Mary Ellsberg is the director of the Global Women’s Institute at George Washington University.
When violence is inflicted upon women and girls, we rightly think of it as a crime and a tragedy. But we should also recognize it for what it truly is: a global pandemic and a public health crisis.
The World Health Organization estimates that more than 30 percent of the world’s women have suffered physical or sexual abuse by a partner. Between 100 and 140 million girls and women have undergone female genital mutilation. More than 60 million women between ages 20 and 24 were married before their 18th birthdays, many of them forced.
Violence affects women everywhere, regardless of their culture or socioeconomic status. It is a persistent, substantial barrier to the health and development of its victims, their families and their communities. Despite increased worldwide attention to these widespread human rights abuses, and recent advances in knowledge about how to tackle them, levels of violence against women remain unacceptably high.
We need to act as we would in the face of any other epidemic — by responding appropriately to victims and moving swiftly to implement preventive measures. But what, exactly, works?
This question led us at George Washington University’s Global Women’s Institute to conduct a review of interventions intended to prevent or reduce violence against women. We scrutinized more than 100 studies conducted in every corner of the globe — from the richest to the poorest countries — and reached out to more than 30 experts to identify studies we might have missed. These findings were published in November in the Lancet.
What did we learn? The good news is that violence against women and girls can be prevented. The most effective programs are, not surprisingly, the most ambitious. They typically involved entire communities — women, girls, men and boys of all ages and backgrounds — working in concert to challenge attitudes and behaviors. These interventions facilitated communication, conflict resolution and nonviolent actions and often integrated microfinance, education and social protection initiatives into their efforts.
For example, successful programs in Uganda and Kenya empowered adolescent girls through training in life and vocational skills and self-defense. The girls who participated in the program showed substantial improvements in knowledge of sexual and reproductive health and reported large reductions in coerced sex as compared with a control group; in Kenya, sexual assaults decreased by 60 percent. In Kampala, Uganda, the SASA! program trains local activists to use informal mechanisms such as theater, door-to-door conversations, games and posters to engage their neighbors, friends and peer groups in dialogue about men’s use of power and violence over women. After two years, a randomized trial showed a 52 percent reduction of physical partner violence against women.
In another randomized trial, women in rural South Africa were provided with microfinance opportunities and skill-building sessions on HIV, challenging social norms around gender, communications and addressing violence. After two years, the trial showed a 55 percent reduction in reports of physical or sexual partner violence. This model is being scaled up in South Africa and expanded to Tanzania and Peru.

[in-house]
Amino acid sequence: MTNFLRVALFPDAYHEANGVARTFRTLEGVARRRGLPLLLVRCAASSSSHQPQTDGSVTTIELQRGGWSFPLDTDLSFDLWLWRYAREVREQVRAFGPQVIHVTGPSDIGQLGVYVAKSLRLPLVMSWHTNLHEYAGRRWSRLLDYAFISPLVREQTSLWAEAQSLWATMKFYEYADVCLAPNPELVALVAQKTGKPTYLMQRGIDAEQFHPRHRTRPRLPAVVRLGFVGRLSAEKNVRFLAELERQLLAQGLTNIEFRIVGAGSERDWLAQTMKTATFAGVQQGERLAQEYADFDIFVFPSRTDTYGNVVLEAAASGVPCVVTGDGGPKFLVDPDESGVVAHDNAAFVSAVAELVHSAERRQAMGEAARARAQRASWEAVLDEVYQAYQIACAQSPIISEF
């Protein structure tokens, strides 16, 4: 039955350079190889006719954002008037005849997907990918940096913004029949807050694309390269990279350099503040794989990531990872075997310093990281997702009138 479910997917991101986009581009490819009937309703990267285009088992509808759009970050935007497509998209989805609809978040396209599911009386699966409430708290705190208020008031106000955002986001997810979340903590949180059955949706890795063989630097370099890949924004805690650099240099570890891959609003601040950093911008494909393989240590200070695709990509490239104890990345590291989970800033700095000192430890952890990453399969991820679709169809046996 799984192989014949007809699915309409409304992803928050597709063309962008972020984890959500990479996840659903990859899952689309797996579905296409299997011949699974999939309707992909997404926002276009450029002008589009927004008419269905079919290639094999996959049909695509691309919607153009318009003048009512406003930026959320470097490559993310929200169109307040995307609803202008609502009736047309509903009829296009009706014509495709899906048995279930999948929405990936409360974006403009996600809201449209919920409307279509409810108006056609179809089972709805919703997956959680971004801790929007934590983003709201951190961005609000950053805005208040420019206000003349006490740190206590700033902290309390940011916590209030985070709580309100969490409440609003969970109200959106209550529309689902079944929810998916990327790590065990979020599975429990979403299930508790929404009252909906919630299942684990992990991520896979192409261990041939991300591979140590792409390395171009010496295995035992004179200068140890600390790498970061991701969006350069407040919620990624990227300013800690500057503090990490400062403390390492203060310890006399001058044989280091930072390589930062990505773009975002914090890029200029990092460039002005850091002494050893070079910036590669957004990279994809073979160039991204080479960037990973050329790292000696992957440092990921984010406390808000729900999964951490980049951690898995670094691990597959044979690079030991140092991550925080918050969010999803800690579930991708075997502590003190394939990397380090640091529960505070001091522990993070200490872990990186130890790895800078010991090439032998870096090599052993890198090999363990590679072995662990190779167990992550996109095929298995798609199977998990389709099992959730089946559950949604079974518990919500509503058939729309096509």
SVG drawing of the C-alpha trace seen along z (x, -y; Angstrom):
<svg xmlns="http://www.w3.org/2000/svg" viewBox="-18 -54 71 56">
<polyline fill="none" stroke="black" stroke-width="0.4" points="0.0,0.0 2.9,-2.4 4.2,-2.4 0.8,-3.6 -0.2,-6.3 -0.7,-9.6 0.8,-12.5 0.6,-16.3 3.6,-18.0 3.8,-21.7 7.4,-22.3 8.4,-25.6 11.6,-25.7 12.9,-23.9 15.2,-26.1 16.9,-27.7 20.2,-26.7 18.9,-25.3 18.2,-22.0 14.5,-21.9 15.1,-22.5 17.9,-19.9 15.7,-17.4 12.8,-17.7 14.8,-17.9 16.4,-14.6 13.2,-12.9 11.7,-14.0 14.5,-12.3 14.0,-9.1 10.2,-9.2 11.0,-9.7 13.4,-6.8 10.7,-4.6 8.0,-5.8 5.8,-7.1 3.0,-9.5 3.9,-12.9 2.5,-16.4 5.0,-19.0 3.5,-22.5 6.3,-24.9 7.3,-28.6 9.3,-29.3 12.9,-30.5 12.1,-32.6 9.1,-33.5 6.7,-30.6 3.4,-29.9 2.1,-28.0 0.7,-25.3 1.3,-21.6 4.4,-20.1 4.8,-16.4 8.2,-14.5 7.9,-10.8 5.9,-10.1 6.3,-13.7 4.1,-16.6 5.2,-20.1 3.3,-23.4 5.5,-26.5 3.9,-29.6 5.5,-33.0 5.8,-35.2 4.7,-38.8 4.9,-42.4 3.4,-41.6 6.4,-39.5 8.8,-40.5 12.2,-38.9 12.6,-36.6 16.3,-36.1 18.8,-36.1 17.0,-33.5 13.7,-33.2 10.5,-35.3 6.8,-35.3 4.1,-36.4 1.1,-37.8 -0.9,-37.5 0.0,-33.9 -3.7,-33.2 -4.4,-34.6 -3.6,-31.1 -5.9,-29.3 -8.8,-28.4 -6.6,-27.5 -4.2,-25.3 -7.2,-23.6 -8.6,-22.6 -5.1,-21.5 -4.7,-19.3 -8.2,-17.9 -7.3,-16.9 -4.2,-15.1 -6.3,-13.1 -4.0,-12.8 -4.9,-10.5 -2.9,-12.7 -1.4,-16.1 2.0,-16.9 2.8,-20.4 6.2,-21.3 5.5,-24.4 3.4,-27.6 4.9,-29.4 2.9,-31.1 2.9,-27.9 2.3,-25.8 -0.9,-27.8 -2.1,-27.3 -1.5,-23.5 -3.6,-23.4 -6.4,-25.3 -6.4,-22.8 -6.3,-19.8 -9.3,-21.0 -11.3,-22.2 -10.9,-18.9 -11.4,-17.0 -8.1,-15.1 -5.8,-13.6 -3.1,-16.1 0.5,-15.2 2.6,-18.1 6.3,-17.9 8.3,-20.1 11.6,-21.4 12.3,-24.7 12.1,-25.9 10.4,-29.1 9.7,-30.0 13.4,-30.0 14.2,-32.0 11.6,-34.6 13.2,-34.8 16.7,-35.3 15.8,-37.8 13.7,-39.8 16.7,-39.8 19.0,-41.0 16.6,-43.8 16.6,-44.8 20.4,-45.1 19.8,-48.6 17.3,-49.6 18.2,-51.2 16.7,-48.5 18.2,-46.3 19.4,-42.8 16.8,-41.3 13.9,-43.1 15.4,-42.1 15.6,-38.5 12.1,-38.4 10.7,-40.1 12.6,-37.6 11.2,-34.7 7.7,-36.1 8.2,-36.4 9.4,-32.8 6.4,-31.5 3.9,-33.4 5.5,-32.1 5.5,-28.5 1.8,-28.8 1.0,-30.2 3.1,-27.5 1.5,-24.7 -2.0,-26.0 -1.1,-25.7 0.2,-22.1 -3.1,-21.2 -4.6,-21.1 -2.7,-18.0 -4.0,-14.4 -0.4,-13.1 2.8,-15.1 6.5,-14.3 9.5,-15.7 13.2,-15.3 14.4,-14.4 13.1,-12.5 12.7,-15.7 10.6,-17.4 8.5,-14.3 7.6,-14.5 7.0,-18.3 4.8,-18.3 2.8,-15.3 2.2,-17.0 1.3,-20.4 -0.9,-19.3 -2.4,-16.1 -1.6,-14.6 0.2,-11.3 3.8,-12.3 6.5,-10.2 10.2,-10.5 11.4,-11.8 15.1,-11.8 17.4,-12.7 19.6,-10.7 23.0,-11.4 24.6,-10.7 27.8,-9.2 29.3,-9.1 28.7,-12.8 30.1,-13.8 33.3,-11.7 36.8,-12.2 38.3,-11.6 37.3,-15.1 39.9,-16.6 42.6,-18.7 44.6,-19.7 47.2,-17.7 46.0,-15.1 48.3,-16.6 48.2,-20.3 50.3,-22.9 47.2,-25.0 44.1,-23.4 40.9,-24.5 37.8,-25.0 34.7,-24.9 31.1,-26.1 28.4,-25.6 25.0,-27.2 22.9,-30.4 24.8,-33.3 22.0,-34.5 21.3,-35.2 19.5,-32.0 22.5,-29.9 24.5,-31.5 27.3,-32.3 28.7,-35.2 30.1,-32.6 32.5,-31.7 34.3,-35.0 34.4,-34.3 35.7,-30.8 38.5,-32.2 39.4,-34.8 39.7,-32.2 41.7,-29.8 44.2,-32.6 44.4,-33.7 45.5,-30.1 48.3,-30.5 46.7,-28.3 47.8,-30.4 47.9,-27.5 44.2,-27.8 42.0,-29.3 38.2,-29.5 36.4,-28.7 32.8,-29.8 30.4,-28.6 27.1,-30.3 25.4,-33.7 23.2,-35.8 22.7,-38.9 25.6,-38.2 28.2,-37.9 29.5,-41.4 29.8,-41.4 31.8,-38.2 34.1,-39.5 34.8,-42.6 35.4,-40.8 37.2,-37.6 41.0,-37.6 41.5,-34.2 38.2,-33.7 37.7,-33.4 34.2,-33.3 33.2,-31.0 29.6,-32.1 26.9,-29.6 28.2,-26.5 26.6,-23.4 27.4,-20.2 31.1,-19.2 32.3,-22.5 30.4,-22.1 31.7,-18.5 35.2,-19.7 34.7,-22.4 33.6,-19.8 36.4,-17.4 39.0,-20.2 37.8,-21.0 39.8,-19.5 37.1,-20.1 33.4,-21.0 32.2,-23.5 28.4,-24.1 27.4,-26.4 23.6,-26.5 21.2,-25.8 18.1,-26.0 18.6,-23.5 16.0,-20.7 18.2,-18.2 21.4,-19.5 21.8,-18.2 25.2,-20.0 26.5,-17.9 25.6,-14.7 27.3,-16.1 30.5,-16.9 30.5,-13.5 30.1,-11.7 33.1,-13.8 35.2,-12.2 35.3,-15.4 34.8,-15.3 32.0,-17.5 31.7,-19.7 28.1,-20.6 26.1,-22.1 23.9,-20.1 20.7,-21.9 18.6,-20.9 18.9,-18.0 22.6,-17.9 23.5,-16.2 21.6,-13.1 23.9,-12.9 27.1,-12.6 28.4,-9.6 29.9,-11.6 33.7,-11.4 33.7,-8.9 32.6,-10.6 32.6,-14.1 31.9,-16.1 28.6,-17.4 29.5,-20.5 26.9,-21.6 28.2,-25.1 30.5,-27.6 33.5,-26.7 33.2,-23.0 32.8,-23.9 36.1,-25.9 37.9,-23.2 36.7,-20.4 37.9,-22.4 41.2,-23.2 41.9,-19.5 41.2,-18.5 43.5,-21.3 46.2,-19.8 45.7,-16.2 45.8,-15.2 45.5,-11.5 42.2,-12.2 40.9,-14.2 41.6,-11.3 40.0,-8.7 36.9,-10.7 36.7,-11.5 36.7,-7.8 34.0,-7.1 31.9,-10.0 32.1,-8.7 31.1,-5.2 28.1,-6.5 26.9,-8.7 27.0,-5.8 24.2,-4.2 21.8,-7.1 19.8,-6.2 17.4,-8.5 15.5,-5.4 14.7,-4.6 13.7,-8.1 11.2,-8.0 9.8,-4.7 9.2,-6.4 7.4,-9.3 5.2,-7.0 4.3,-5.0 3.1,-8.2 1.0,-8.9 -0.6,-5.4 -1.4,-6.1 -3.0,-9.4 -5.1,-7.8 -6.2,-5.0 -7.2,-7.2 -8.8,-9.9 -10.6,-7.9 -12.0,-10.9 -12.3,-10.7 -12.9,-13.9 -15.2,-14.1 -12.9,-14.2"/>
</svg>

Ultimately, what is clear is that interventions that are comprehensive show the most promise and that investment in these programs can make a difference. But we also discovered that much of the existing research is, unfortunately, still quite limited and largely inconclusive. The evidence for the most effective interventions is highly skewed toward high-income countries. The United States alone accounted for two-thirds of the studies. Furthermore, these countries focus much more on responses to violence, rather than prevention. Although many countries have made substantial progress toward criminalizing violence against women, the laws on the books often do not receive the enforcement funding they need to be truly effective. Many women and girls continue to suffer discrimination, experience violence and lack access to vital health and legal services.
There are immediate steps that governing bodies can take to move forward. In the United States, Congress could pass the International Violence Against Women Act, which would ensure that U.S. foreign policy supports best practices to reduce and prevent gender-based violence. In addition, the United Nations should include in its post-2015 Sustainable Development Goals a target on the reduction of violence against women and girls. Moreover, governments worldwide must be persuaded to accept the fact that violence against women and girls is a barrier to their development and allocate the necessary resources to prevention, as well as change laws, policies and institutions that perpetuate gender inequality and foster violence.
Finally, we must understand that, like any effort to solve a massive global health crisis, more rigorous research is needed to determine what works best in a variety of situations. Not one grand vaccine will ever eradicate violence against women — just the hard work of transforming deeply entrenched societal norms, one community at a time.
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